Bot attacks are on the rise in 2021, according to a new cybercrime study from LexisNexis Risk Solutions, with a 41 percent increase in the first half of this year.
According to this study, bot attacks are wreaking havoc on the financial services and media industries, whereas human-initiated attacks are down by 29%. This report reveals that financial services businesses faced 683 million bot attacks from January to June, whereas media companies encountered 351 million, up 174 percent yearly.
Before drafting the report, LexisNexis’ Digital Identity Network analyzed 28.7 billion transactions over the six-month period. This year, digital transactions have increased by over 30%. Not only this, but attacks on cryptocurrency wallets have also increased significantly.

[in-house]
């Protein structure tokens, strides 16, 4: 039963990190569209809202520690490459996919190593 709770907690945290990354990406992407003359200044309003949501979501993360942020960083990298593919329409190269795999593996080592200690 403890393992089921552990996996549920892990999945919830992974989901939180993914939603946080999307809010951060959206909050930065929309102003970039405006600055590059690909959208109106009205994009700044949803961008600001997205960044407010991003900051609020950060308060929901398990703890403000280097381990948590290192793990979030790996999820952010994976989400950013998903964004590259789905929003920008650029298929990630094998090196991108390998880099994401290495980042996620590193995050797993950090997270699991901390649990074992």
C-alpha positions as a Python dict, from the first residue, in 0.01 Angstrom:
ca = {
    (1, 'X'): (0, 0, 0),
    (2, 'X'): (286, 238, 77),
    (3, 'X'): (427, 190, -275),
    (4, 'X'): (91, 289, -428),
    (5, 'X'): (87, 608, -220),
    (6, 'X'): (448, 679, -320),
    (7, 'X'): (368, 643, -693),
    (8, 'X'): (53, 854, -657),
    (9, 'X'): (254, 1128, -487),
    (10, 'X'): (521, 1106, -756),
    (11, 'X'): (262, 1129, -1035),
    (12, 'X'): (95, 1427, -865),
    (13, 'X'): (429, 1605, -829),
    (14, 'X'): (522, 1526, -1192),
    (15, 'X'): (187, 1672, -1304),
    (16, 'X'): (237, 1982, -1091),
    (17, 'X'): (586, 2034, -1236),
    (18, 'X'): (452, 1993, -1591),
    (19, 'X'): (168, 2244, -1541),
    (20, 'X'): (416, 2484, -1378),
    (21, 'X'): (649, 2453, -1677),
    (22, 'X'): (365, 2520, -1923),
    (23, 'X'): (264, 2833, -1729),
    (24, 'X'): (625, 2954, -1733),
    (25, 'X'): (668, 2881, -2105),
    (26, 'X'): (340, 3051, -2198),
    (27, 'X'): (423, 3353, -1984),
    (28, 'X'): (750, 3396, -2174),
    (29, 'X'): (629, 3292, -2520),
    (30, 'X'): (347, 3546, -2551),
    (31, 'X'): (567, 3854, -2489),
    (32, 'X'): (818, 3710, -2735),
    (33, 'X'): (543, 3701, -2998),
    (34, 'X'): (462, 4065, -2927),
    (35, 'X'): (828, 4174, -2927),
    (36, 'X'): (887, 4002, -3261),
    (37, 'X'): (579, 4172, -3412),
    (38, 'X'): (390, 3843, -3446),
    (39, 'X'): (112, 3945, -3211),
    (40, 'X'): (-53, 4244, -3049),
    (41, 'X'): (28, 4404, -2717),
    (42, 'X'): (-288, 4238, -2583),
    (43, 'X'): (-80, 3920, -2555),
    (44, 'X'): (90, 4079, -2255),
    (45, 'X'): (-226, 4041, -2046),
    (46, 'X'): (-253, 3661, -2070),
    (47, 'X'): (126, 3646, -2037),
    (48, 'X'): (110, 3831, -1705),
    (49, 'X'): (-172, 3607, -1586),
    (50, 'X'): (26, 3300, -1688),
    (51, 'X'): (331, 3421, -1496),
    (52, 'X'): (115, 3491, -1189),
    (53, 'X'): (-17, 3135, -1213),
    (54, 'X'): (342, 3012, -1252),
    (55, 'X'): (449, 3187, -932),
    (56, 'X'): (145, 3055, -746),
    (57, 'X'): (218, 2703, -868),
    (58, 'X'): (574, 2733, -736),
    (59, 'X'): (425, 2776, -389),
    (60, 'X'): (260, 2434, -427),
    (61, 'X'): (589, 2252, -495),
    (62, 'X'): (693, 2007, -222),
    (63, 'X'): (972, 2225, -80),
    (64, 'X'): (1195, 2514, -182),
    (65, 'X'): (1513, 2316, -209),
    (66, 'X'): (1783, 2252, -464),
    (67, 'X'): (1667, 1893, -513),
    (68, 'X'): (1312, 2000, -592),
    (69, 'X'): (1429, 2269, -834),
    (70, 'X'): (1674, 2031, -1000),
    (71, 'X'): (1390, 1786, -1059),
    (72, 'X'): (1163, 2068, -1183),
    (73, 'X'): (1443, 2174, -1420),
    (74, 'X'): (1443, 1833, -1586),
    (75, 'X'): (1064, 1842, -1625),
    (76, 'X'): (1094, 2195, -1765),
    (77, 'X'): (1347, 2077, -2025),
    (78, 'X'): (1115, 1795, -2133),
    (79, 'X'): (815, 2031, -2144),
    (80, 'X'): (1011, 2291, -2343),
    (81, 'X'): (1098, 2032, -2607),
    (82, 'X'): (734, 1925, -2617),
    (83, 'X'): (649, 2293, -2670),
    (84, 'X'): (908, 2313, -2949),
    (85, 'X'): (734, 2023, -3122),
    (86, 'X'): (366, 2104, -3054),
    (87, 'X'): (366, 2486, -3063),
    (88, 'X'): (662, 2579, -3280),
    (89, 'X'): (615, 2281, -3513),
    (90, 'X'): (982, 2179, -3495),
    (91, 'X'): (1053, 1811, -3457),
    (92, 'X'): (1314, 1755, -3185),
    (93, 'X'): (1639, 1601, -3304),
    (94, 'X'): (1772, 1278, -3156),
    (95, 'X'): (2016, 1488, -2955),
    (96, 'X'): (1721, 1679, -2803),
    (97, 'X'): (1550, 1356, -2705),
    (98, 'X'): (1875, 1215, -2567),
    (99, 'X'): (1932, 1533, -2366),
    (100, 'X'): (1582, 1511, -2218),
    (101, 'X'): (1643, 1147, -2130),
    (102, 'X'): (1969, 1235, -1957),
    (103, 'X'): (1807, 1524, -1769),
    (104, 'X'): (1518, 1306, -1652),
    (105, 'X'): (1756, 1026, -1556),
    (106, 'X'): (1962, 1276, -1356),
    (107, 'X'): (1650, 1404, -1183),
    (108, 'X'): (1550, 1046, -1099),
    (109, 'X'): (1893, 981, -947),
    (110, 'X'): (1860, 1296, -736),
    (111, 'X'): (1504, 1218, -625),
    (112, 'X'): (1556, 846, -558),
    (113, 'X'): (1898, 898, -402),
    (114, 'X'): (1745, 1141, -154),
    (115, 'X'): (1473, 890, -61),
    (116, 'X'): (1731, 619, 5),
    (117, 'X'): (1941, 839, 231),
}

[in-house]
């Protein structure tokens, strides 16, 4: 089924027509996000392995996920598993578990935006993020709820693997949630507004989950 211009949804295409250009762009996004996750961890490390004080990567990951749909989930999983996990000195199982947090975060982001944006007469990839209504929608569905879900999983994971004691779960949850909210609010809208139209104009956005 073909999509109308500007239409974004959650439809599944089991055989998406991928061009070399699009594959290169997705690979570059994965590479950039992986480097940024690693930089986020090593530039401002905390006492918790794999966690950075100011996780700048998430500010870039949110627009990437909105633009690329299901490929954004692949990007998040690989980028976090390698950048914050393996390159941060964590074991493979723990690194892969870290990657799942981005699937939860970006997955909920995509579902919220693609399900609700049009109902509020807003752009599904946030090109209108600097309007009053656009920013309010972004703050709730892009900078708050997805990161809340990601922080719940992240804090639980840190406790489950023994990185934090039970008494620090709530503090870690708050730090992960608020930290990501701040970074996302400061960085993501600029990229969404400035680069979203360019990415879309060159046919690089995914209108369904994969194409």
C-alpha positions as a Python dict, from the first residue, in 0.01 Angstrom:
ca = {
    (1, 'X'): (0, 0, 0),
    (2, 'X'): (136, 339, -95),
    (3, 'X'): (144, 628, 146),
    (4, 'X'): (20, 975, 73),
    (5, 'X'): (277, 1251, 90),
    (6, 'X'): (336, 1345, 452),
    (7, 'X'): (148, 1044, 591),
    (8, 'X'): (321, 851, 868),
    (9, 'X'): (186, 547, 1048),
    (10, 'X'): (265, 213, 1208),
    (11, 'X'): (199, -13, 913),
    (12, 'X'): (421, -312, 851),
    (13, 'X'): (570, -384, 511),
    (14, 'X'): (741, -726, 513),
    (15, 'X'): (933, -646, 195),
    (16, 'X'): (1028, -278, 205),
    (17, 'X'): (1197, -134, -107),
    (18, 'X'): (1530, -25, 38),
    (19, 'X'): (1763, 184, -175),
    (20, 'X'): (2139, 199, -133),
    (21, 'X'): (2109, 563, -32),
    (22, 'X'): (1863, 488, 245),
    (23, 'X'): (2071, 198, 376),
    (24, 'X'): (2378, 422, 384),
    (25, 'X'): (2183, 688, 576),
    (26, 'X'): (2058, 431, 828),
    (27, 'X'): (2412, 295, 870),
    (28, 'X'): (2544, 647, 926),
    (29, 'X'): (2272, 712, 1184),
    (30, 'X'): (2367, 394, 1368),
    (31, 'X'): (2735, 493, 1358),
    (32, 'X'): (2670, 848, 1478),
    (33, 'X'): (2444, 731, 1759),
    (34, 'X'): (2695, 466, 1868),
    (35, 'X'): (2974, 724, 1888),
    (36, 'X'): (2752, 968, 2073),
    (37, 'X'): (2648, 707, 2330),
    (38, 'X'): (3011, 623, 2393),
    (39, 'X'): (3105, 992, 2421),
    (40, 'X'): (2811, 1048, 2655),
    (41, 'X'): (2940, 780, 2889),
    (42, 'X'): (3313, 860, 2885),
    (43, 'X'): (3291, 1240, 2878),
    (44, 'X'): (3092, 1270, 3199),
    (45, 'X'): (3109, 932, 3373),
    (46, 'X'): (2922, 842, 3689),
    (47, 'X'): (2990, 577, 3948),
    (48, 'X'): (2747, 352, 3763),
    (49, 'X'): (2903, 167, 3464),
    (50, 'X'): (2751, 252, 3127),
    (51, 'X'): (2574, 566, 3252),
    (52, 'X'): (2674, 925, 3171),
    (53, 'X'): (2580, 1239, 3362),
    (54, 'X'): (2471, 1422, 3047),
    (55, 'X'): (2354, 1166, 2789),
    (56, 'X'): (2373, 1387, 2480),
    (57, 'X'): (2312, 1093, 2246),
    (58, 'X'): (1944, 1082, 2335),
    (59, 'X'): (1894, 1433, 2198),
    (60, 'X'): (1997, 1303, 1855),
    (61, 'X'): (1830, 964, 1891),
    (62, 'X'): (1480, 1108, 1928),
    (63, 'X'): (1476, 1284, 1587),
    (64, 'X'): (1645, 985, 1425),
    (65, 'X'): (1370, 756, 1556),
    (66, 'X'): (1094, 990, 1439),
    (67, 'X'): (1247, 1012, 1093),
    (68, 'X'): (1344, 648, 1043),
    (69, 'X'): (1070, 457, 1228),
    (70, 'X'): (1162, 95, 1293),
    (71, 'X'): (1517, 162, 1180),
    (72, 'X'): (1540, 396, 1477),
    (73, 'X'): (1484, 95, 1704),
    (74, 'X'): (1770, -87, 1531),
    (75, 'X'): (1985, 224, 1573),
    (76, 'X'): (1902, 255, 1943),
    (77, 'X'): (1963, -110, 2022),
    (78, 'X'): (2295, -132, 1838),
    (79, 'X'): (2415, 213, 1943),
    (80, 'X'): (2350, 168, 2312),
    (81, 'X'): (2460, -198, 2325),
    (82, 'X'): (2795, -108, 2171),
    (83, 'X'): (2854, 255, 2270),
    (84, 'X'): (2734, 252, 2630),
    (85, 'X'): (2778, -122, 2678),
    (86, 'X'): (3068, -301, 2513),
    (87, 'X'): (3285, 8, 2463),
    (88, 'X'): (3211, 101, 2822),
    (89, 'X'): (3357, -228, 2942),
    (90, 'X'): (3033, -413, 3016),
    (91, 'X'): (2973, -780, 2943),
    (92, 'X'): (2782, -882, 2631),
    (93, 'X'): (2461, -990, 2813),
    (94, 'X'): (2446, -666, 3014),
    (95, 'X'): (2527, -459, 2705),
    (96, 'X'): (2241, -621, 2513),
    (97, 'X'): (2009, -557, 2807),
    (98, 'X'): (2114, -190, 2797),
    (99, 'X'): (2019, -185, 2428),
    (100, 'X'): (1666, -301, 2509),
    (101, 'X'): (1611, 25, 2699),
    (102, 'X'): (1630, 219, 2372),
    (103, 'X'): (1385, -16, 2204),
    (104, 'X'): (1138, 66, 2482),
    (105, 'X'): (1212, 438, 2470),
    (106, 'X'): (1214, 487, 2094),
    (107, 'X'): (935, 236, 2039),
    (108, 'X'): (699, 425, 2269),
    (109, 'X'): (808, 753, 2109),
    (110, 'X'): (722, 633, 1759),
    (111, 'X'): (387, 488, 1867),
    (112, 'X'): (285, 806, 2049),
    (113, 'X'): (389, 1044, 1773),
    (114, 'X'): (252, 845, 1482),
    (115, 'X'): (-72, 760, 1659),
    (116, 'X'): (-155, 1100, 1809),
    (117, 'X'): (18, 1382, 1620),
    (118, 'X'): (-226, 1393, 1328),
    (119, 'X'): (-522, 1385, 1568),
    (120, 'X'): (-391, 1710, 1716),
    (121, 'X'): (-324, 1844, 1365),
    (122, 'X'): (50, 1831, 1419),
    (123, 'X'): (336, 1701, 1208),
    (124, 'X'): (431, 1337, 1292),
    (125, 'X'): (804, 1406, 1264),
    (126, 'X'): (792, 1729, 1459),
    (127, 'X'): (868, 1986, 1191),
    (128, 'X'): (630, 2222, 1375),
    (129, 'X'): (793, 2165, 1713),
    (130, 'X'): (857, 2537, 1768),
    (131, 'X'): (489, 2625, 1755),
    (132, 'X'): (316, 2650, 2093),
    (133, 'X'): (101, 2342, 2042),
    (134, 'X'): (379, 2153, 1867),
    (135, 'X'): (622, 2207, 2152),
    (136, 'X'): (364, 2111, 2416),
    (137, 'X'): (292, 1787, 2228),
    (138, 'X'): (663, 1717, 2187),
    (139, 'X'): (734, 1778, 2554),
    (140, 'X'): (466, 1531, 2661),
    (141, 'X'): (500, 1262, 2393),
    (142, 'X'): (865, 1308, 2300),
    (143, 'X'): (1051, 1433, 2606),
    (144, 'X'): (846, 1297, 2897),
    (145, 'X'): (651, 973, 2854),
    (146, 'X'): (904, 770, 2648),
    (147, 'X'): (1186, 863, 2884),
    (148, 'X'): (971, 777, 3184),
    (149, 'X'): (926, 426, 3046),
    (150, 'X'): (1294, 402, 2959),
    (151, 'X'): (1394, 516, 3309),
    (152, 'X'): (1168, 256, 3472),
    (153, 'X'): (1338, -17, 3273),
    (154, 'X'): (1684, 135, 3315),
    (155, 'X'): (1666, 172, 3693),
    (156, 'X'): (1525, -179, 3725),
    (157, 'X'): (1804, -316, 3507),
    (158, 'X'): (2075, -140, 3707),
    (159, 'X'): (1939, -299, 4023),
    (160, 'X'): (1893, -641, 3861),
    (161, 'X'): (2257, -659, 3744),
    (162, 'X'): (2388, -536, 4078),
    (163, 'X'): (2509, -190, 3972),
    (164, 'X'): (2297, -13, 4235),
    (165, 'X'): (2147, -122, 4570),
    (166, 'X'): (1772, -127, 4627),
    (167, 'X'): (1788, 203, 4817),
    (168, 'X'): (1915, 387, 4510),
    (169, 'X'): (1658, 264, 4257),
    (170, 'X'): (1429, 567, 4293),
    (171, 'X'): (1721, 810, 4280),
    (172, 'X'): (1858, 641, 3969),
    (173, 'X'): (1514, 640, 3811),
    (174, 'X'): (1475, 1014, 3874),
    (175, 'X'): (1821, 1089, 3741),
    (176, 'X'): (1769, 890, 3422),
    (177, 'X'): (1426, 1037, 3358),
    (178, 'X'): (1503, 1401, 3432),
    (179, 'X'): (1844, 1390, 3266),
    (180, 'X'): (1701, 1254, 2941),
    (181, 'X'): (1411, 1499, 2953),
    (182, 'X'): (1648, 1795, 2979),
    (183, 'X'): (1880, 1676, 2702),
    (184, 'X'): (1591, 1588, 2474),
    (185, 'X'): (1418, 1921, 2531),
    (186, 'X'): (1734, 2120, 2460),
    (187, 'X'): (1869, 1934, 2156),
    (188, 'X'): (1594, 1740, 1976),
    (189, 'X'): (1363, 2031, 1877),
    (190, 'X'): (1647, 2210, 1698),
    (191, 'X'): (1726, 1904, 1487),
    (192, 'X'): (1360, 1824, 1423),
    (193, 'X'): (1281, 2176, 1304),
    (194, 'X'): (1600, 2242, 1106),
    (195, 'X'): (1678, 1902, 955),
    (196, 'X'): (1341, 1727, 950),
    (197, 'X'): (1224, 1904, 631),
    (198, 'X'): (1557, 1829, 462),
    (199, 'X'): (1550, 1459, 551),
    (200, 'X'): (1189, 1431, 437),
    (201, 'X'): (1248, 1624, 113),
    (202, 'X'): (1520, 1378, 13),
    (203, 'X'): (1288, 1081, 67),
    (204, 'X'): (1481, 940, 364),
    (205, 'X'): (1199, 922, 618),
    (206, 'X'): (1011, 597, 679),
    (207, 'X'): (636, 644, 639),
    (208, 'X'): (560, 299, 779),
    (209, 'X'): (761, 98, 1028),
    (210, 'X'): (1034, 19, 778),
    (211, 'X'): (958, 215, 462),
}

By volume, the United States continues to be the main source for automated bot attacks, followed by the United Kingdom, Japan, Canada, Spain, Brazil, Ireland, India, Mexico, and Germany.
This study proves that cybercriminals are increasingly depending on automated procedures, but this also emphasizes that fraudsters are building more sophisticated and expansive fraud networks.
Experts say that rapid transaction and customer growth rates in industries like virtual banking and buy now pay later are likely revealing emerging risks for these growing firms as they attract fraudsters’ attention. Digital firms that’ll scale and implement multilayer cybercrime protection solutions will survive and prosper.
According to the report, cybercriminals are “industrializing fraud” by “embracing mass data breaches, deep dark-web intelligence, and sophisticated automated tools.” Because of the scarcity of in-person banking solutions during the COVID-19 epidemic, many consumers moved to digital financial solutions and never looked back.
Payment transactions of financial services businesses are increasingly being targeted, and are still being attacked at a higher pace than other industries. Media businesses are also subjected to many new account creation attacks, with criminals utilizing them to test stolen identity data.